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Understanding CSS Logical Properties

Most of the time it’s ok to work with left and right to define elements of our design; that’s what we’re used to: English and other western languages that read from left to right and top to bottom. However if your design uses right to left text or you plan to internationalize the text you may want to consider logical properties.

Logical properties provide styles that control the logical layout of a document as opposed to the physical layout. In other words, logical layouts are independent of the physical look of the document.

According to the specification:

This module introduces logical properties and values that provide the author with the ability to control layout through logical, rather than physical, direction and dimension mappings. The module defines logical properties and values for the features defined in [CSS21]. These properties are writing-mode relative equivalents of their corresponding physical properties.

To illustrate what I mean, let’s take the following CSS fragment:

.example {
  text-align: block-start;
}

In left to right text, this is equivalent to

.example {
  text-align: left;
}

but in right to left languages it’s equivalent to

.example {
  text-align: right;
}

In order to understand logical properties we need to become familiar with the abstract terms block and inline used to describe the direction in which the content flows. The physical meaning of these terms depends on the writing mode.

Block dimension
The dimension perpendicular to the flow of text within a line, i.e., the vertical dimension in horizontal writing modes, and the horizontal dimension in vertical writing modes. For standard English text, it is the vertical dimension
Inline dimension
The dimension parallel to the flow of text within a line, i.e., the horizontal dimension in horizontal writing modes, and the vertical dimension in vertical writing modes. For standard English text, it is the horizontal dimension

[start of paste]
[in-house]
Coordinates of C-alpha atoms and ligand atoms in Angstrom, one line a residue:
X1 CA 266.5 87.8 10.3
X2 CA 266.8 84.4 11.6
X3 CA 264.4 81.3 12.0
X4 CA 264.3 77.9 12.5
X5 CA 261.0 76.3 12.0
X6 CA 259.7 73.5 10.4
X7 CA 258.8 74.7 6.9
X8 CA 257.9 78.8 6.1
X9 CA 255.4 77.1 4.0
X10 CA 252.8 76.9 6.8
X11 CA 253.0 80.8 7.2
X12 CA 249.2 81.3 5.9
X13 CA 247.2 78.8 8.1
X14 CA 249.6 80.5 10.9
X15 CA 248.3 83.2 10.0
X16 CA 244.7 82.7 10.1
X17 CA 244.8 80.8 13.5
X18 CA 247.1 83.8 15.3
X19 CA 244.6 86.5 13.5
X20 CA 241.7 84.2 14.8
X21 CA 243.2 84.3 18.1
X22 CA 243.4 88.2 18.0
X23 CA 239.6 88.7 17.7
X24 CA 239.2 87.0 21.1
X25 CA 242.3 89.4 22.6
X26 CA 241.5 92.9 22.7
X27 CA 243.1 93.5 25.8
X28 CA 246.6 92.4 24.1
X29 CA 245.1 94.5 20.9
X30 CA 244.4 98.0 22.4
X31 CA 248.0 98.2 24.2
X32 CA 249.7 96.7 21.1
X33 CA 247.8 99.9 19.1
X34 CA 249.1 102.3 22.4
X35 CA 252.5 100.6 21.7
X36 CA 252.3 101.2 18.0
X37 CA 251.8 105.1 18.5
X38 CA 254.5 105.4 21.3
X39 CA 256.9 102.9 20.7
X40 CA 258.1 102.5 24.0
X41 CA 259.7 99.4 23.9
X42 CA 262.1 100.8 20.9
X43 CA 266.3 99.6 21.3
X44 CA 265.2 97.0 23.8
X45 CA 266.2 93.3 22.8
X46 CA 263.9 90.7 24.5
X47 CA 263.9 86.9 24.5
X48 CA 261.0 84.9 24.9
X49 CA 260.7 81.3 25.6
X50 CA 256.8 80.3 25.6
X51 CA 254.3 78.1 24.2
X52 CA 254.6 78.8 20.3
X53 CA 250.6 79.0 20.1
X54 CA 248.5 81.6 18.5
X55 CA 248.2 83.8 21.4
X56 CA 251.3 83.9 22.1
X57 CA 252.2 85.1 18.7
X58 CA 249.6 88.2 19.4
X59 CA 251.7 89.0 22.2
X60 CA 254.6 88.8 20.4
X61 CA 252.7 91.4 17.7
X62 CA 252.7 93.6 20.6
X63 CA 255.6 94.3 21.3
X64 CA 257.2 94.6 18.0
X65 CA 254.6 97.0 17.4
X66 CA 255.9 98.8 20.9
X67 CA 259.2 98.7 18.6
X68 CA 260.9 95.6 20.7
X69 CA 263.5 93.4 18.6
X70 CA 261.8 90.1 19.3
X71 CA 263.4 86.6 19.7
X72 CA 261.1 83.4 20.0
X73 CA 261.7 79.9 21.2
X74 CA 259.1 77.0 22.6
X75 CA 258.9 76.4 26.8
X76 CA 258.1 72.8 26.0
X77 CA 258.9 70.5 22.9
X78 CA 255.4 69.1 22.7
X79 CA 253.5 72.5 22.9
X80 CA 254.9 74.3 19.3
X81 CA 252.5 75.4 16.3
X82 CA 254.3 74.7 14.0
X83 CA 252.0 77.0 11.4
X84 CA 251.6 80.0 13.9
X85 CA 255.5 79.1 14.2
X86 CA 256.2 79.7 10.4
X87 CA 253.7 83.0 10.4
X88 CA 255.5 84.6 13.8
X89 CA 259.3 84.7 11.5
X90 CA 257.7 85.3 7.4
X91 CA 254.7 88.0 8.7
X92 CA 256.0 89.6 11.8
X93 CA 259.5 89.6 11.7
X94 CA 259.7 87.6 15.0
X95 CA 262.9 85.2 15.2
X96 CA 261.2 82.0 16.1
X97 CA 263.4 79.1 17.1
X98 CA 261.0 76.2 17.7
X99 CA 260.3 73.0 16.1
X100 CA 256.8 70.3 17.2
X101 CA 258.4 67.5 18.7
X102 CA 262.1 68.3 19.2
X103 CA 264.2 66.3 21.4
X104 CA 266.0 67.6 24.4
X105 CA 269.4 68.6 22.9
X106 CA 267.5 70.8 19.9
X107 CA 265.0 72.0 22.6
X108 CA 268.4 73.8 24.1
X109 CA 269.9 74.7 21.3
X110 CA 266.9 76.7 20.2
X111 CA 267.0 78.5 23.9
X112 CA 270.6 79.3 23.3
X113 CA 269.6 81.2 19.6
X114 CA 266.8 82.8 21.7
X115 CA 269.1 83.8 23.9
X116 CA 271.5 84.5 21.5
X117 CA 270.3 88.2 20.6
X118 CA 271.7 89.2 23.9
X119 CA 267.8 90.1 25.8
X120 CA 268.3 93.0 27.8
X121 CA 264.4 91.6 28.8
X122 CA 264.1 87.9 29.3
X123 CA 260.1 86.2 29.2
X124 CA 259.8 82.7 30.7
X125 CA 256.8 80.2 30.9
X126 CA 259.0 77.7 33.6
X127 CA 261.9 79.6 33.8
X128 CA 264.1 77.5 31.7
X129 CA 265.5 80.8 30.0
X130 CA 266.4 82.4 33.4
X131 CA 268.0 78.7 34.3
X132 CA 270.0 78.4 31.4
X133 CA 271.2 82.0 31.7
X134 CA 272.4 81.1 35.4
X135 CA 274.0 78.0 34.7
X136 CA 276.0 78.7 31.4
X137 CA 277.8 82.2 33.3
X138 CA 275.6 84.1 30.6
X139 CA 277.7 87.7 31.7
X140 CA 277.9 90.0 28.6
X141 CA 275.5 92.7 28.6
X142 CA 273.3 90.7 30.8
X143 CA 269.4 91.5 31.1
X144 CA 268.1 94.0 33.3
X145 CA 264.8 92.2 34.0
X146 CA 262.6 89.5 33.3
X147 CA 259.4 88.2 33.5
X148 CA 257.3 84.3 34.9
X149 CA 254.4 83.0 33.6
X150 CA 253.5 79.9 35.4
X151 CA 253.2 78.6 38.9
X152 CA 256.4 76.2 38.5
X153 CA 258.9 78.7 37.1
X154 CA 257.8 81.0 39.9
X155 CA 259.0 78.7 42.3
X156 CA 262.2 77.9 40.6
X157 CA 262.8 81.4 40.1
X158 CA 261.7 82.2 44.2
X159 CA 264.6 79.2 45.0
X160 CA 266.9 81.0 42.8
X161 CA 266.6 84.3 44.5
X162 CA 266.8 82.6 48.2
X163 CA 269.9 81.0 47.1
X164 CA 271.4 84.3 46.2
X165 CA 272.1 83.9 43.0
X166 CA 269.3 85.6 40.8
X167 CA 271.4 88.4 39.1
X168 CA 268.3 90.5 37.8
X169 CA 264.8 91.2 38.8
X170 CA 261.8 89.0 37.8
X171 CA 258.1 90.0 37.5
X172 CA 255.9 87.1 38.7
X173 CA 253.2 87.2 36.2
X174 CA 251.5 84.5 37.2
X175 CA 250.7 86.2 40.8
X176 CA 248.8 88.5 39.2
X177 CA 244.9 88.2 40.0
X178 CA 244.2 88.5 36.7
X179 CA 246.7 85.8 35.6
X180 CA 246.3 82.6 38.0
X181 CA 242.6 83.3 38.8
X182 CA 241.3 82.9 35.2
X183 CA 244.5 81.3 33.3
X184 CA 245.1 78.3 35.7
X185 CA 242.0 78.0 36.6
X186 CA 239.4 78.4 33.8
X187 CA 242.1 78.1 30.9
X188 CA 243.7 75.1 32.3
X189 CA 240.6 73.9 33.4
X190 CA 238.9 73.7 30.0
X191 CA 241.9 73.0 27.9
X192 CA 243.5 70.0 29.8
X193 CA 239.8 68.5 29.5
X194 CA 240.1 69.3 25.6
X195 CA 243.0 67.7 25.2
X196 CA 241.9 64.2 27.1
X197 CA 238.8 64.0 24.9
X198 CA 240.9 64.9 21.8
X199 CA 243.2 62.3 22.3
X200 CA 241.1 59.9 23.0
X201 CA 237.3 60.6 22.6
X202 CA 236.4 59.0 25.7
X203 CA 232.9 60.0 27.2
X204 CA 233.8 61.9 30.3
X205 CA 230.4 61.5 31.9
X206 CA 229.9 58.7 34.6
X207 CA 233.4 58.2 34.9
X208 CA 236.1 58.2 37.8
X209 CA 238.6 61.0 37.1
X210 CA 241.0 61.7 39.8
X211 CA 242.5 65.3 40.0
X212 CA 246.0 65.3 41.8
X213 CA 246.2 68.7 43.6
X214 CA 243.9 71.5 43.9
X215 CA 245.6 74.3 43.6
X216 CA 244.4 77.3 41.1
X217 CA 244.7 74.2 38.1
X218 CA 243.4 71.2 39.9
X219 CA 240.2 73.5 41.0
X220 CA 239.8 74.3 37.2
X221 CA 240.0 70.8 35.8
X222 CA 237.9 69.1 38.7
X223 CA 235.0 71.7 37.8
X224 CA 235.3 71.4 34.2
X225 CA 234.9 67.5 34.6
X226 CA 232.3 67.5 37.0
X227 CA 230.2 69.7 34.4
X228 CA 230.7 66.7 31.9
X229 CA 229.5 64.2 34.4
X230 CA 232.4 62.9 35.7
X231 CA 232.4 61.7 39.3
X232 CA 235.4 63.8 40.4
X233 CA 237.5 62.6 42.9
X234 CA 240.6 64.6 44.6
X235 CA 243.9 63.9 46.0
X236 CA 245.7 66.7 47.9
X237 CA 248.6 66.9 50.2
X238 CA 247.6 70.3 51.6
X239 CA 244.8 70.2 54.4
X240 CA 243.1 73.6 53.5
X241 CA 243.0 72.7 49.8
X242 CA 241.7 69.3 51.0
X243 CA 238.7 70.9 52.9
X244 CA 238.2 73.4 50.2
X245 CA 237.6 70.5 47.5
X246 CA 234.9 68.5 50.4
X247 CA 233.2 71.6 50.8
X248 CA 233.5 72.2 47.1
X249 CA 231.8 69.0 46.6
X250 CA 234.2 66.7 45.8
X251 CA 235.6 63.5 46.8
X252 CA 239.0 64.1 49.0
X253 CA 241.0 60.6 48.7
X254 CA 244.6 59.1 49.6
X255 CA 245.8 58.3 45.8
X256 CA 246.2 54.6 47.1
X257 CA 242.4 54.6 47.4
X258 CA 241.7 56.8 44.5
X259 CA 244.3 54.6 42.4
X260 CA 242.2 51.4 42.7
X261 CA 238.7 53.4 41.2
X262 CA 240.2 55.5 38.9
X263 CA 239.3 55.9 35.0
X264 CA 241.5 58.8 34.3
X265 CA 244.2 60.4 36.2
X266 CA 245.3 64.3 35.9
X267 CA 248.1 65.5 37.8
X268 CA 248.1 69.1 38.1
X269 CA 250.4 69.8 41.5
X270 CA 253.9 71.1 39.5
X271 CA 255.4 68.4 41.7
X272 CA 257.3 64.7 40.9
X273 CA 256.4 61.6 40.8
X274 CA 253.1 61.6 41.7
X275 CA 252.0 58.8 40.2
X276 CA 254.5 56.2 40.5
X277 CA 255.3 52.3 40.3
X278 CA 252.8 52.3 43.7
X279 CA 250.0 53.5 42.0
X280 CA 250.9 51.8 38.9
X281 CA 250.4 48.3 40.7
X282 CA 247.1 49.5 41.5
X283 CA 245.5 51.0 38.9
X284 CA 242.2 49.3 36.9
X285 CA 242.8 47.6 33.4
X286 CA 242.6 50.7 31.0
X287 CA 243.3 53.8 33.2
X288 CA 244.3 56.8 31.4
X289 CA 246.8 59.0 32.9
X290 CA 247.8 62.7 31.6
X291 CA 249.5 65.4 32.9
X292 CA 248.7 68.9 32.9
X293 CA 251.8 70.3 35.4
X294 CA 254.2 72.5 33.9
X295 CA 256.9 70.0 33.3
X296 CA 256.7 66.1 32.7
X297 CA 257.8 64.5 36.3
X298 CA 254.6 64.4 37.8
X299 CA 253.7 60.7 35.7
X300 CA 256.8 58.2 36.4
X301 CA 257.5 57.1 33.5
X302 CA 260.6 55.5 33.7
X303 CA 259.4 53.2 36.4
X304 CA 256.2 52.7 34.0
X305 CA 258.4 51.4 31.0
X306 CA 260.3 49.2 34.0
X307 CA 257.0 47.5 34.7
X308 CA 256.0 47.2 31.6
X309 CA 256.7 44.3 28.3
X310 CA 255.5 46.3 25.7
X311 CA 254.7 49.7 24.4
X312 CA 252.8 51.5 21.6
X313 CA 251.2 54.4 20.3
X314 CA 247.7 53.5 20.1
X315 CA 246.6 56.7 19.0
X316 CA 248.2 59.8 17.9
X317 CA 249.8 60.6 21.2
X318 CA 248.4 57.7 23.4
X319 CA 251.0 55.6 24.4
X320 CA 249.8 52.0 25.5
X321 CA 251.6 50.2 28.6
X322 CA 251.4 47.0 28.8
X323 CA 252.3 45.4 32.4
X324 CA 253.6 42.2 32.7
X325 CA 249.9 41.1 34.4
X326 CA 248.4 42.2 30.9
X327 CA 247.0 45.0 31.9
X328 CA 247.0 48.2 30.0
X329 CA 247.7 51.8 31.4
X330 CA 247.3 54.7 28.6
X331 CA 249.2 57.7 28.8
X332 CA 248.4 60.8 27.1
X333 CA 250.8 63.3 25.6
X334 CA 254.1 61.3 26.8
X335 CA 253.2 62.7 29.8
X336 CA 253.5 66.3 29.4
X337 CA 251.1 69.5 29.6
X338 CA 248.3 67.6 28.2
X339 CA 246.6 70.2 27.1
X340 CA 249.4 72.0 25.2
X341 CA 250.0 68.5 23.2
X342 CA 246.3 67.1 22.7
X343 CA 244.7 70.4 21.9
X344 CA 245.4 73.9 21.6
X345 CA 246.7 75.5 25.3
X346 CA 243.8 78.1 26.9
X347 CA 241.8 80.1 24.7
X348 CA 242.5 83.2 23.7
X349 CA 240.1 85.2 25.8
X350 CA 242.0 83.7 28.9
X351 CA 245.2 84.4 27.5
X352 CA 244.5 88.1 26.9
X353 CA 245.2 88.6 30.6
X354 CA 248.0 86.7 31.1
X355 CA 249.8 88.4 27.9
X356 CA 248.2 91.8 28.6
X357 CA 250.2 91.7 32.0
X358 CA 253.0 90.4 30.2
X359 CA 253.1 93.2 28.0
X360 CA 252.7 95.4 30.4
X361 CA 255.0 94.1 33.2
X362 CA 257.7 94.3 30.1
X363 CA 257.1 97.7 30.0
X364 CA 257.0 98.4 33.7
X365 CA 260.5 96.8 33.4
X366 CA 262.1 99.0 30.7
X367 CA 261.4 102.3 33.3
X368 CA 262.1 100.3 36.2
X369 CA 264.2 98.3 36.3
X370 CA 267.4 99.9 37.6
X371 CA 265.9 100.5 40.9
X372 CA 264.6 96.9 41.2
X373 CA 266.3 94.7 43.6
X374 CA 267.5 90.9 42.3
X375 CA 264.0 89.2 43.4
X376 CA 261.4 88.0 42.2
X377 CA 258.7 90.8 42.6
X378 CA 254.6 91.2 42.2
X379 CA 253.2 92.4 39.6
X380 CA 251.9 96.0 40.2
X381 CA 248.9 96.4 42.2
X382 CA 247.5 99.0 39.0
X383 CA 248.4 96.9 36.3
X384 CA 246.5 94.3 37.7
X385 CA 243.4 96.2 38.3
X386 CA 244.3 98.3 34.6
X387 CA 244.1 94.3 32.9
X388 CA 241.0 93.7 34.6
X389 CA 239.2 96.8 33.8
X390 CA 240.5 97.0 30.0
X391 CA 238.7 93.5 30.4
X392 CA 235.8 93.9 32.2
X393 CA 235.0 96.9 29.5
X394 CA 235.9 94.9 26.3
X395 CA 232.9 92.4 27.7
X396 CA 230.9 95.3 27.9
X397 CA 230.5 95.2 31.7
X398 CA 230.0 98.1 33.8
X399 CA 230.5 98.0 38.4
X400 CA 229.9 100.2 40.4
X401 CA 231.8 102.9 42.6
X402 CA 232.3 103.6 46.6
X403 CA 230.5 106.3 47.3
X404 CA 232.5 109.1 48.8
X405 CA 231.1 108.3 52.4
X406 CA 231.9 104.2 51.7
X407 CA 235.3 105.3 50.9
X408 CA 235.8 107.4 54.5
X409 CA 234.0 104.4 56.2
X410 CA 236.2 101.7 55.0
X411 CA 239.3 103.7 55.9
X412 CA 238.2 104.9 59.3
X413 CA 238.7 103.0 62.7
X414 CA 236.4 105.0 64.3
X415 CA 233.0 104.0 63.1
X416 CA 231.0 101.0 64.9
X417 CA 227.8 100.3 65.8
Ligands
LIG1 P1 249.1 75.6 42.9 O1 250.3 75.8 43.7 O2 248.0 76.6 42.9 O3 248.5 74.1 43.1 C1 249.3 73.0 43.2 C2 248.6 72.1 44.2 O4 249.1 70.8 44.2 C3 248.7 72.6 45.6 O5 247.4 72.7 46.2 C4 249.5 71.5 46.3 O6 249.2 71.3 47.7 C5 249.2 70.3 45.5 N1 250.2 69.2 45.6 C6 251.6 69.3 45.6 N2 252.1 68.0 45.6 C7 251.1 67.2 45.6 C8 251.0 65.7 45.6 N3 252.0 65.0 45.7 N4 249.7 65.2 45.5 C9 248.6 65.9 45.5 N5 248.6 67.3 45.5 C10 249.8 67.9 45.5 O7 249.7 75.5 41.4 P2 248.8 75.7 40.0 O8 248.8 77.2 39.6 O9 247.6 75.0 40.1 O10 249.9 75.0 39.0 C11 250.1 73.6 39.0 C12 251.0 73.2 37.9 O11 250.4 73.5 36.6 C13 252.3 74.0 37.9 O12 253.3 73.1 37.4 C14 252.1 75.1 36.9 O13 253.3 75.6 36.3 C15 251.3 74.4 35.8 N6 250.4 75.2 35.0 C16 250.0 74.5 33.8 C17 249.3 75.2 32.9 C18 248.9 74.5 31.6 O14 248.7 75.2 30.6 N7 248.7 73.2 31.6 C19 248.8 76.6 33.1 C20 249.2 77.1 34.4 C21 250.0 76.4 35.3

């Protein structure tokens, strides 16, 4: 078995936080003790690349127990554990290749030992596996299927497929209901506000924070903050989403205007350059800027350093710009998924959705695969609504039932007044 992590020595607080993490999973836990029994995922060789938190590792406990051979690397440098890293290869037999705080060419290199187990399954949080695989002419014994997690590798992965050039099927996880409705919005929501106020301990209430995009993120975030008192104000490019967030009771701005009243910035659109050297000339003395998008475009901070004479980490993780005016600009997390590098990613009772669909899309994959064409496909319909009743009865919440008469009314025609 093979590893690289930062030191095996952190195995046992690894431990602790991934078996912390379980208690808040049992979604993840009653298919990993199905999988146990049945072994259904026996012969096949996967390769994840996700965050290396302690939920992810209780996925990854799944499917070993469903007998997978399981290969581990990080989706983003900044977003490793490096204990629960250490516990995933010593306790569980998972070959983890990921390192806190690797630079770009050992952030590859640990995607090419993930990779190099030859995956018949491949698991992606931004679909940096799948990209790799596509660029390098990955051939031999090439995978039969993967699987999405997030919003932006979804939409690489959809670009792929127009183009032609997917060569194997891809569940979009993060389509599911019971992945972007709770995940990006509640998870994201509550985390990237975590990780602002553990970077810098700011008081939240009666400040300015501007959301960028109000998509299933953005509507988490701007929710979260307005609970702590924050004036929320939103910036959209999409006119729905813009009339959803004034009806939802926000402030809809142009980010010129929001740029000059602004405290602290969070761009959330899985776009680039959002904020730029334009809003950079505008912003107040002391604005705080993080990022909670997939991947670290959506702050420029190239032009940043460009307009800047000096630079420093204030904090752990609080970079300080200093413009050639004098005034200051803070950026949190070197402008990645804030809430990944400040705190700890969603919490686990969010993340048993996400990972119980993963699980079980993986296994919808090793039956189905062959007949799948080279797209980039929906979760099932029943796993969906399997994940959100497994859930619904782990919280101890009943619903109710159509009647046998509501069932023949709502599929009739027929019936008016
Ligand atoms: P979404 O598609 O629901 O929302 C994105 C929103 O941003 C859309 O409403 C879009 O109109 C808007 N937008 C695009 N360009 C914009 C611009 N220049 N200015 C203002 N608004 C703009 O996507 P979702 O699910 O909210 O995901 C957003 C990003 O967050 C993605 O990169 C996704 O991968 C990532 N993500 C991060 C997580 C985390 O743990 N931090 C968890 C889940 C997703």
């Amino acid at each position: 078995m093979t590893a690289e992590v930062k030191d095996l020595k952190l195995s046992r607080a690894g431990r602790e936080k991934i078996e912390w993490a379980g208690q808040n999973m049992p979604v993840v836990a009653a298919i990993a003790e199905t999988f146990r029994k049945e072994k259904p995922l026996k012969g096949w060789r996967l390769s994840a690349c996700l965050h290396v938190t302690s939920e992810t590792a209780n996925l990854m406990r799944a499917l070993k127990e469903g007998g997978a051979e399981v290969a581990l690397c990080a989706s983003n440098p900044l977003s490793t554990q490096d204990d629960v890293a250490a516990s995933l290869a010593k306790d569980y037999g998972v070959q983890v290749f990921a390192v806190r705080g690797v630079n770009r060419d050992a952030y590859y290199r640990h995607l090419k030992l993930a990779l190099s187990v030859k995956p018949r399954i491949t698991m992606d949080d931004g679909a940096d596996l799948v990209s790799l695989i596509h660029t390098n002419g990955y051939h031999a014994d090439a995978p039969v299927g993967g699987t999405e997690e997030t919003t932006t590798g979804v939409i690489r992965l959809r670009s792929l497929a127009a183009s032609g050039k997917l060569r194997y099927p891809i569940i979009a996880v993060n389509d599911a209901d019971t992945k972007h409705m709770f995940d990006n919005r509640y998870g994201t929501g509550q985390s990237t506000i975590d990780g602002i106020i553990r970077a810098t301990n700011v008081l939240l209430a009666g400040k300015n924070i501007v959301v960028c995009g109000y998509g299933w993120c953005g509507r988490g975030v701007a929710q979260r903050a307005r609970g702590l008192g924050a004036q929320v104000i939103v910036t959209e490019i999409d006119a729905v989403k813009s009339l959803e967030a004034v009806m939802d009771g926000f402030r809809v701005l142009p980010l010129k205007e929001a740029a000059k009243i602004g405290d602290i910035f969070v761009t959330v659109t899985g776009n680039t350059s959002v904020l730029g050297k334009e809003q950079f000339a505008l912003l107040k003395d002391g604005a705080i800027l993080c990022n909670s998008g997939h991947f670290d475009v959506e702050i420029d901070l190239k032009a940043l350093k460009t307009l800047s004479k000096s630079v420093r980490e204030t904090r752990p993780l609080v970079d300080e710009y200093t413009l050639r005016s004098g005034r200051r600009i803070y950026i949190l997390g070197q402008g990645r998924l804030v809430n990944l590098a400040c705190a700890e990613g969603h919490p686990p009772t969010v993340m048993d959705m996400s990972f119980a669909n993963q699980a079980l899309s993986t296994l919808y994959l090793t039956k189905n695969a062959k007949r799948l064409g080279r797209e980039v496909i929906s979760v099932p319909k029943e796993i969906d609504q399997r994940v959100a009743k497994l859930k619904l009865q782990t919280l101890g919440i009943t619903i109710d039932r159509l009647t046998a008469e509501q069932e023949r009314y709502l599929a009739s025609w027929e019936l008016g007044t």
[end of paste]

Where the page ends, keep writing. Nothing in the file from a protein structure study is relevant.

So now that we have a basic understanding of what logical styles are and how they change based on the writing mode for the document let’s look at some things you can do with them.

Basic equivalencies

While this section lists equivalencies between logical and physical styles it is important to remember that writing modes also affect the meaning of the logical values and, because of it, may not produce the values you’re expecting.

CSS Tricks article CSS Logical Properties provides a list of logical properties and their equivalent for English and other LTR/TB languages.

Examples

All these examples were initially designed for an English site. If you work with right to left or top to bottom languages the result will be different.

Aligning text

This is equivalent to text-align; left in western languages and text-align: right in right to left languages.

.align-start {
  text-align: block-start;
}

This is the opposite. In left to right languages this is the same as text-align: right and text-align: left for right to left languages.

.align-end {
  text-align: block-end;
}

Adding Borders To A Div

Using logical properties this is how we add borders to an element. We’ve chosen to use different values for the different dimensions.

.box-with-borders {
  height: 300px;
  width: 300px;
  border-block-start: 10px dotted red;
  border-inline-start: 10px solid green;
  border-block-end: 10px dotted navy;
  border-inline-end: 10px dashed green;
}

For English, the following CSS block is equivalent to the logical properties example.

.box-with-borders2 {
  height: 300px;
  width: 300px;
  border-top: 10px dotted red;
  border-left: 10px solid green;
  border-bottom: 10px dotted navy;
  border-right: 10px dashed green;
}

By changing the values of the direction and writing-mode we can change the placement of the logical borders without changing the CSS code.

Browser support

The CSS Tricks article referenced earlier contains a full list of what logical properties are available and, in combination with the table below from caniuse.com to build the styles you want to use.

Test your code as thoroughly as you can in your target browsers. This may also be an opportunity to use feature queries to make sure things work the way you want them to.

Links and Resources